Zeilinski is serving an eight-to-22-year sentence for the November 2007 armed robbery of Nick's Short Stop Party Store in Clinton Township, Mich.

According to court records, Zeilinski threatened several employees at knifepoint before grabbing cash and cigarettes from the store. As he was leaving, one of the clerks grabbed a gun and shot Zeilinski in the arm and back.

Now the convicted felon is suing the store owner and some of the clerks for more than $125,000 for "pain and suffering and emotional distress."

Let's hope a ridiculous lawsuit like this gets laughed out of the courtroom.

Criminals shouldn't be allowed to use the judicial system to victimize people twice. Besides, here in Texas we know that you don't bring a knife to a gunfight.

Believe It or Not: "Alberto Gonzales: The Musical!"

Few people find Senate Judiciary Committee hearings interesting, let alone the stuff that could inspire playwrights and composers. But don't tell that to Melissa Dunphy, who was inspired to write the "Gonzales Cantata," a 40-minute choral work, after hearing Sen. Arlen Specter grill former Attorney General Alberto Gonzales in 2007 over the firings of U.S. attorneys around the country.

The cantata takes its libretto directly from the disgraced Gonzales' testifying "I don't know" more then 71 times during the hearing.

According to Dunphy, the operatic piece is a "humanist drama, not a partisan statement. We see Gonzales' mistakes, but we also feel some real pathos for a man who has dug himself into a terrible hole."

The "Gonzales Cantata" has been given three performances in September as part of the 2009 Philadelphia Fringe Festival.

Believe It or Not:Bank Requires Armless Man to Give Thumbprint!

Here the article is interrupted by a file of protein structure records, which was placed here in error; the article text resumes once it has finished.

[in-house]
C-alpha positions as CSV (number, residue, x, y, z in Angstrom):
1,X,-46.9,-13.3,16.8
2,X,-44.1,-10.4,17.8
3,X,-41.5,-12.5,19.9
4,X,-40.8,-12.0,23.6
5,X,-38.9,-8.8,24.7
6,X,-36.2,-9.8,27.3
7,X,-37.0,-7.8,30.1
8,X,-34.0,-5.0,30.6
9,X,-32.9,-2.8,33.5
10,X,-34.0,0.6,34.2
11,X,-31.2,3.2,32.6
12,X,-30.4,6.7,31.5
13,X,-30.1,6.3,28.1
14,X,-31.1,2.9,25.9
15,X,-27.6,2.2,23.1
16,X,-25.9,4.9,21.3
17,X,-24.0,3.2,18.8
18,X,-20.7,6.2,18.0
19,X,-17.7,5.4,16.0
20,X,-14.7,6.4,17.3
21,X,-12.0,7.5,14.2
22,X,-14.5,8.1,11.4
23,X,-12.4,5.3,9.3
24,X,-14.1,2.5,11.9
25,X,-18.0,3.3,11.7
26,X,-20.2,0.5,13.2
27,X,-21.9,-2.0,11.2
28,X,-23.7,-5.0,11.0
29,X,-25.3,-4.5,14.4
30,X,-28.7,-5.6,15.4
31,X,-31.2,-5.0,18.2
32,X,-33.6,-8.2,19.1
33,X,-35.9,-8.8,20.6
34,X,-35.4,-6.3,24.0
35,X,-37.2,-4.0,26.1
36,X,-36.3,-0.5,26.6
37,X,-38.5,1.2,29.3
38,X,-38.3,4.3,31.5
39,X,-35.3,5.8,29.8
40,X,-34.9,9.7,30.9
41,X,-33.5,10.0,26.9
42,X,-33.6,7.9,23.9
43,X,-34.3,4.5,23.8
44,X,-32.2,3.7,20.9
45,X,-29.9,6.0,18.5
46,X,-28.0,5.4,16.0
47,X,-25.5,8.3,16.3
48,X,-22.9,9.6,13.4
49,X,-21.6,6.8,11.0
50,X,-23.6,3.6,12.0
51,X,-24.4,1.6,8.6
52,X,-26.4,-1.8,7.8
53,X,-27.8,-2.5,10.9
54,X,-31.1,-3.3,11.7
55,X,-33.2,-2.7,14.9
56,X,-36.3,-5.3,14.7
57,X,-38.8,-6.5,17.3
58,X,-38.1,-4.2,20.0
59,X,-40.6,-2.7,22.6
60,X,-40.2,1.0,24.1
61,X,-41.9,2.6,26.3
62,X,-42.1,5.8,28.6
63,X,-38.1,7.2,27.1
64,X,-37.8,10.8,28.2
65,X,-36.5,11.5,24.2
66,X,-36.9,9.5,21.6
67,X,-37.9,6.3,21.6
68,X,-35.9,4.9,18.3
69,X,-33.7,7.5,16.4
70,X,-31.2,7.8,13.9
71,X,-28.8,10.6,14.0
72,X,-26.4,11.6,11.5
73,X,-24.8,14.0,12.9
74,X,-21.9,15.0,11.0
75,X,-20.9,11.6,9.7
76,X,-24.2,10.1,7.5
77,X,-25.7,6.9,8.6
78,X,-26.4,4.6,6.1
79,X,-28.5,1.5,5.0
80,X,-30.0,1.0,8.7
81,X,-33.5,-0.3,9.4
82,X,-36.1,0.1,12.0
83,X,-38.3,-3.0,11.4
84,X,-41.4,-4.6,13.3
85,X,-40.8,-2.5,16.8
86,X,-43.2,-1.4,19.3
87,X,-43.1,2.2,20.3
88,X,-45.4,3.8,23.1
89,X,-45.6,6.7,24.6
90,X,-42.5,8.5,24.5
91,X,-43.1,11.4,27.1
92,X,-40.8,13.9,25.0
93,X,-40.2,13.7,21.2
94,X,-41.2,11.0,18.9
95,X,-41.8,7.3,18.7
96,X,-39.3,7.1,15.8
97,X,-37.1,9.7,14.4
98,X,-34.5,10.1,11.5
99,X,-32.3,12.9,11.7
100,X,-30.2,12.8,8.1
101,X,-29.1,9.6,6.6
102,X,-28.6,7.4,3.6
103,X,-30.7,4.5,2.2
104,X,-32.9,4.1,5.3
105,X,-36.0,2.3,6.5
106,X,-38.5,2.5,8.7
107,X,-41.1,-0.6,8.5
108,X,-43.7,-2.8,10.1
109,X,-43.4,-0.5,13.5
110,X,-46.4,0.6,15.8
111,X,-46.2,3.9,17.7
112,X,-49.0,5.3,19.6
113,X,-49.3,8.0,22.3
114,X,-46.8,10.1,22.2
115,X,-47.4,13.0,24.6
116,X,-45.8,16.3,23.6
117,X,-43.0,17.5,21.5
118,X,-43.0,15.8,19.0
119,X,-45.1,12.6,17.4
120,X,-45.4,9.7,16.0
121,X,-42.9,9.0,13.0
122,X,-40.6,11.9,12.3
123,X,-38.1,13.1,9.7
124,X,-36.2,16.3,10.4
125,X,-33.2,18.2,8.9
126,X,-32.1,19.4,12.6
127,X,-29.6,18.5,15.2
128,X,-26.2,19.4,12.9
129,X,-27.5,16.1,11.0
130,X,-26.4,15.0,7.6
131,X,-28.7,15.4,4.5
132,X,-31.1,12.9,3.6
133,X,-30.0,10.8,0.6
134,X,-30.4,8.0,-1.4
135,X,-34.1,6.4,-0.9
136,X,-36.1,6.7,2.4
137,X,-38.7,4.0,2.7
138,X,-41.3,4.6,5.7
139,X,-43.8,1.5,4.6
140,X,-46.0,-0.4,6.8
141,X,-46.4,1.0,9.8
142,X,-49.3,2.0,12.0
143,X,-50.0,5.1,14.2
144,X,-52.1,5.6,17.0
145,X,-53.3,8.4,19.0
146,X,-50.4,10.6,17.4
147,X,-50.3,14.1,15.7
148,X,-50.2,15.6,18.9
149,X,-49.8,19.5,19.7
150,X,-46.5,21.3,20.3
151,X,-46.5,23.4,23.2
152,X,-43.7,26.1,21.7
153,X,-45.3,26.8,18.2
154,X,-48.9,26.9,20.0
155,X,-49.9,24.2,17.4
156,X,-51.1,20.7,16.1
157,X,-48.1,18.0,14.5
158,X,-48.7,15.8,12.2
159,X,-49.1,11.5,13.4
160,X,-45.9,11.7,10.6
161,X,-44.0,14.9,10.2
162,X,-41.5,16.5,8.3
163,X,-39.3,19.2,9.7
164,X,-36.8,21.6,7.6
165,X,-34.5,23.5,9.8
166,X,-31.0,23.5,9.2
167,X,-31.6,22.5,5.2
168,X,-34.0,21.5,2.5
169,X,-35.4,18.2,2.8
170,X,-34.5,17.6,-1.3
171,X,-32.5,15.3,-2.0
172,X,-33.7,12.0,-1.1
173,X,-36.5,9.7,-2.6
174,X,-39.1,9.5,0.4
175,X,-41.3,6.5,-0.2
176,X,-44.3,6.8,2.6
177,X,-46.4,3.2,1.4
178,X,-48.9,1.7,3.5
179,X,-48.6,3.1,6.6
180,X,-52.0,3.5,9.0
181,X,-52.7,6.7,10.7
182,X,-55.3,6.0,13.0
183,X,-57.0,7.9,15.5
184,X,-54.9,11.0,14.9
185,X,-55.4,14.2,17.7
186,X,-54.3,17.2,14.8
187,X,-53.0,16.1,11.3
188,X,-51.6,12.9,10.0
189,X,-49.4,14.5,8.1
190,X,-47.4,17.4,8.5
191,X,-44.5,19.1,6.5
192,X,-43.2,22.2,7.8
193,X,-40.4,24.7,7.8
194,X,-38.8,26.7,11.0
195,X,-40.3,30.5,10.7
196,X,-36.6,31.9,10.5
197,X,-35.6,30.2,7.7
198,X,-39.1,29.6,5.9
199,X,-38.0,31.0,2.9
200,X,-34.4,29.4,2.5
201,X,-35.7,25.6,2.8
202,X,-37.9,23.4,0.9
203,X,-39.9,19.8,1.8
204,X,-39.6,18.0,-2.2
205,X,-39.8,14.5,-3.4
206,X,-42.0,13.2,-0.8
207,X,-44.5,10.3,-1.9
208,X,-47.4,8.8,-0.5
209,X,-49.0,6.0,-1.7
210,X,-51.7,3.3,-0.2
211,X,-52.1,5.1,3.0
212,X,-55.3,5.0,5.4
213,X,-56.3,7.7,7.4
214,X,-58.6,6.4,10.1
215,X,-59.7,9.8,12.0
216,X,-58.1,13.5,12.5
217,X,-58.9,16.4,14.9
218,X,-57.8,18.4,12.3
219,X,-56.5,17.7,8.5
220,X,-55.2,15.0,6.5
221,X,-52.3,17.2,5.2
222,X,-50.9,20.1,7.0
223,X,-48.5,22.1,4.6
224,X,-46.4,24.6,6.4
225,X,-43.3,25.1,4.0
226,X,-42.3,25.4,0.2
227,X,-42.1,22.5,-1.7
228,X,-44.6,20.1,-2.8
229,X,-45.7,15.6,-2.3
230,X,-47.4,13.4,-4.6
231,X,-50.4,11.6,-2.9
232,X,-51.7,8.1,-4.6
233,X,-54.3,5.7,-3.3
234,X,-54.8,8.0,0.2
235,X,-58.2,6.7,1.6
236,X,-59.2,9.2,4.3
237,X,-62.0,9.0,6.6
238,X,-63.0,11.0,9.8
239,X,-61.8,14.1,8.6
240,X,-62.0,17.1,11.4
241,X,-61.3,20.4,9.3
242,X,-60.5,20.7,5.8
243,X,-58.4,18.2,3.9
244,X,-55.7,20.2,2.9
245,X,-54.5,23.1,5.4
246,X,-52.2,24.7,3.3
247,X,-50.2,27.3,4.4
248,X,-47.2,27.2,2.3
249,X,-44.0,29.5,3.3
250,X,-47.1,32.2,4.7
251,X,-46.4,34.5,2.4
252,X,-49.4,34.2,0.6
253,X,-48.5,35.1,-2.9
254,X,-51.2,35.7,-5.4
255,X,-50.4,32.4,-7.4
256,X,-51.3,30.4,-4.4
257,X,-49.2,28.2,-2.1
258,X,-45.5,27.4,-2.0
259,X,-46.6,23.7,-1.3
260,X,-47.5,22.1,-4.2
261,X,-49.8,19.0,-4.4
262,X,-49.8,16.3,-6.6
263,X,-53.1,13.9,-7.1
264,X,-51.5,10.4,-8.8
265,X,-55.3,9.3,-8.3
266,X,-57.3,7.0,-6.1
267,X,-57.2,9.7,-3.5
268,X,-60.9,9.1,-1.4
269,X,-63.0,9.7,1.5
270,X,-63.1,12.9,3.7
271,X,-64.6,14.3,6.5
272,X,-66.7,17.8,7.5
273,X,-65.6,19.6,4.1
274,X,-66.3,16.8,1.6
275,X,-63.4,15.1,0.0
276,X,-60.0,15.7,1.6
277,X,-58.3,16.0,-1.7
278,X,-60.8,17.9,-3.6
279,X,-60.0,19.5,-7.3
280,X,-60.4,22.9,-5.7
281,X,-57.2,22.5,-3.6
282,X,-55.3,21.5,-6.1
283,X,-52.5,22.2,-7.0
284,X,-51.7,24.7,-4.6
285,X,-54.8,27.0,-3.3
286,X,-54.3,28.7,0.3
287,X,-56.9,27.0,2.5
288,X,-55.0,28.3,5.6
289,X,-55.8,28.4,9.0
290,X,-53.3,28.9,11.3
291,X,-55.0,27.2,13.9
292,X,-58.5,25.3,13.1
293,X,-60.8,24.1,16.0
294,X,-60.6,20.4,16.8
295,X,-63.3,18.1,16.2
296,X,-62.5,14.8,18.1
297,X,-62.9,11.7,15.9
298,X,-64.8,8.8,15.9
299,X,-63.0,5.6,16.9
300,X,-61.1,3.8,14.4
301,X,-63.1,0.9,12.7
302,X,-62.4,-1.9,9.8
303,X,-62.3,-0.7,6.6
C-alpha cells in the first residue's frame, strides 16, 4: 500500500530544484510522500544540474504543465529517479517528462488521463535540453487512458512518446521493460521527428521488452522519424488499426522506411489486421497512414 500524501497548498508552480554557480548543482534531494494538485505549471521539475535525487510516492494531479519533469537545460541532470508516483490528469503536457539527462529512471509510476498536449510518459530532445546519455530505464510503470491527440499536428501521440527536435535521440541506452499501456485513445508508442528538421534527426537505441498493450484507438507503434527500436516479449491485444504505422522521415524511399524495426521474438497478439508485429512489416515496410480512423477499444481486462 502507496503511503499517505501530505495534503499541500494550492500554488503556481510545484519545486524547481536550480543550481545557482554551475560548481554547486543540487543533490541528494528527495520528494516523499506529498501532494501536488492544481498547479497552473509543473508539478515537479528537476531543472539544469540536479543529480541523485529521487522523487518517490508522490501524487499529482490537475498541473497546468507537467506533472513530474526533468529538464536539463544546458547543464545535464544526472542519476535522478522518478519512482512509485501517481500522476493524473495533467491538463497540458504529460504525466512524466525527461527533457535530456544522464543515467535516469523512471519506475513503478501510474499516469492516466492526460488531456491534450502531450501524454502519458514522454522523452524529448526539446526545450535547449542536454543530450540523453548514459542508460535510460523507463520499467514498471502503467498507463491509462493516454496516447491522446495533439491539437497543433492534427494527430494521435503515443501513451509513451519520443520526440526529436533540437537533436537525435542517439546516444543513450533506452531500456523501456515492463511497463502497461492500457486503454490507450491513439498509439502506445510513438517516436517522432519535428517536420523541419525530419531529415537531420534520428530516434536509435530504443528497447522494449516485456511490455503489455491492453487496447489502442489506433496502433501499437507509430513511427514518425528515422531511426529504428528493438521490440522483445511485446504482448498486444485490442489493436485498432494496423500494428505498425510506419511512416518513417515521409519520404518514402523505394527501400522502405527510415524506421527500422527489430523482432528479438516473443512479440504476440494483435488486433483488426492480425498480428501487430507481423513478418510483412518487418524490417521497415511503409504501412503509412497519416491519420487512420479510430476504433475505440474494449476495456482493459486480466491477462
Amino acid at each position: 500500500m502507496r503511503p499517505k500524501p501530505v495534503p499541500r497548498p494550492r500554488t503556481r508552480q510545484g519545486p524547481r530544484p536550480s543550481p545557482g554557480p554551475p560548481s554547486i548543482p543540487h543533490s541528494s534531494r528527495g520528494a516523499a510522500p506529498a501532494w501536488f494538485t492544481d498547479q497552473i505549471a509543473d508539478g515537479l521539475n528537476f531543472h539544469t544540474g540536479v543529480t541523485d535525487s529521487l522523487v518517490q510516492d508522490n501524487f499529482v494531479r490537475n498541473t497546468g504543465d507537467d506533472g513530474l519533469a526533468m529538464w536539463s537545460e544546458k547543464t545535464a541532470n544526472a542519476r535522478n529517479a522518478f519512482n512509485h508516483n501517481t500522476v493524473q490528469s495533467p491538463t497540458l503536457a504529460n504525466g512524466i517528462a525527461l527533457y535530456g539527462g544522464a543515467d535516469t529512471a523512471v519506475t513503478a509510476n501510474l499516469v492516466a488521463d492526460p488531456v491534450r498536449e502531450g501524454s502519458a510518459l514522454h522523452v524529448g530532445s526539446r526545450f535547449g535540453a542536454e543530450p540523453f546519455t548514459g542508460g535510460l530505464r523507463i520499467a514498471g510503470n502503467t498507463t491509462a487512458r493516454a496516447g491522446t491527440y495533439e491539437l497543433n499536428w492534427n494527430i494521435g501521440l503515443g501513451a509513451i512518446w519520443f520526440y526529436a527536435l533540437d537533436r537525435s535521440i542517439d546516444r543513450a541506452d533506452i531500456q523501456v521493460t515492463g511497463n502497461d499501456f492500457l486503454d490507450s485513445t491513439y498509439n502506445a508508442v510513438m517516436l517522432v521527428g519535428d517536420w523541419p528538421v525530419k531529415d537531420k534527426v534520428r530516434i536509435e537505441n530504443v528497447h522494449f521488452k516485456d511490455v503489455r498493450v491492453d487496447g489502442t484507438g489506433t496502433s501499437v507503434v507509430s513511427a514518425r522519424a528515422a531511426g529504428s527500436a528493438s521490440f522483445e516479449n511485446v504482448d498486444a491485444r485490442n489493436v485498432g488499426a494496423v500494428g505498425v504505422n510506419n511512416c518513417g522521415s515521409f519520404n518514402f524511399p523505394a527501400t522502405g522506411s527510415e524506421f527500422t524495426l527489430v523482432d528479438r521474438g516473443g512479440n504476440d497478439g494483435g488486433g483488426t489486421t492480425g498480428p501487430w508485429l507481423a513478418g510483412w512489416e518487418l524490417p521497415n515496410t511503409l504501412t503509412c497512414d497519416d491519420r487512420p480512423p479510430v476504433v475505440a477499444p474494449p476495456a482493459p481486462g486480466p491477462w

Fifty-four-year-old Tampa, Fla., resident Steve Valdez simply wanted to cash a check at his local Bank of America branch recently. He presented two forms of identification, but ran afoul of the bank's additional requirement – that he provide a thumbprint.

You see, Mr. Valdez was born without arms, and he uses prosthetic limbs.

The bank refused to cash the check. Its insistence on a thumbprint brought Bank of America into legal hot water for potentially violating the Americans with Disabilities Act.

The resulting publicity led to a quick reversal by the bank, and BofA spokeswoman Nicole Nastacie said "The bank has apologized to Mr. Valdez and his family for any inconvenience this may have caused. This is an isolated occurrence and does not represent the bank's policies for accommodating customers or non-account holders with disabilities."

Believe It or Not: Mom Sues For Son Being Voted Out of Kindergarten

Florida resident Melissa Barton has sued the St. Lucie County School Board, teacher Wendy Portillo and various other school administrators in federal court.

The reason? She claims that her 5-year-old son Alex was kicked out of his kindergarten class, "Survivor"-style, after the teacher held a classroom vote about Alex's allegedly disruptive behavior.

Alex Barton was later diagnosed with Asperger's syndrome, a form of autism.

According to the complaint, Ms. Portillo forced Alex to stand in front of his classmates and hear why "they hated him," with such penetrating character insights as "he eats his boogers" before "voting him off the island" by a 14-2 vote.

Mrs. Barton says her son didn't return to class, had to finish the year in homeschooling and has suffered a traumatic loss of self-esteem.

Although school officials suspended Ms. Portillo for a year, the reaction by them as well as the teachers' union is that "there was no wrongdoing," and that Barton's allegations are "absolute untruth."

I guess we'll have to wait for a federal judge to tell us whether , as far as this lawsuit is concerned, "the tribe has spoken."

John Browning is a partner in the Dallas office of Gordon & Rees, LLP. He may be contacted at: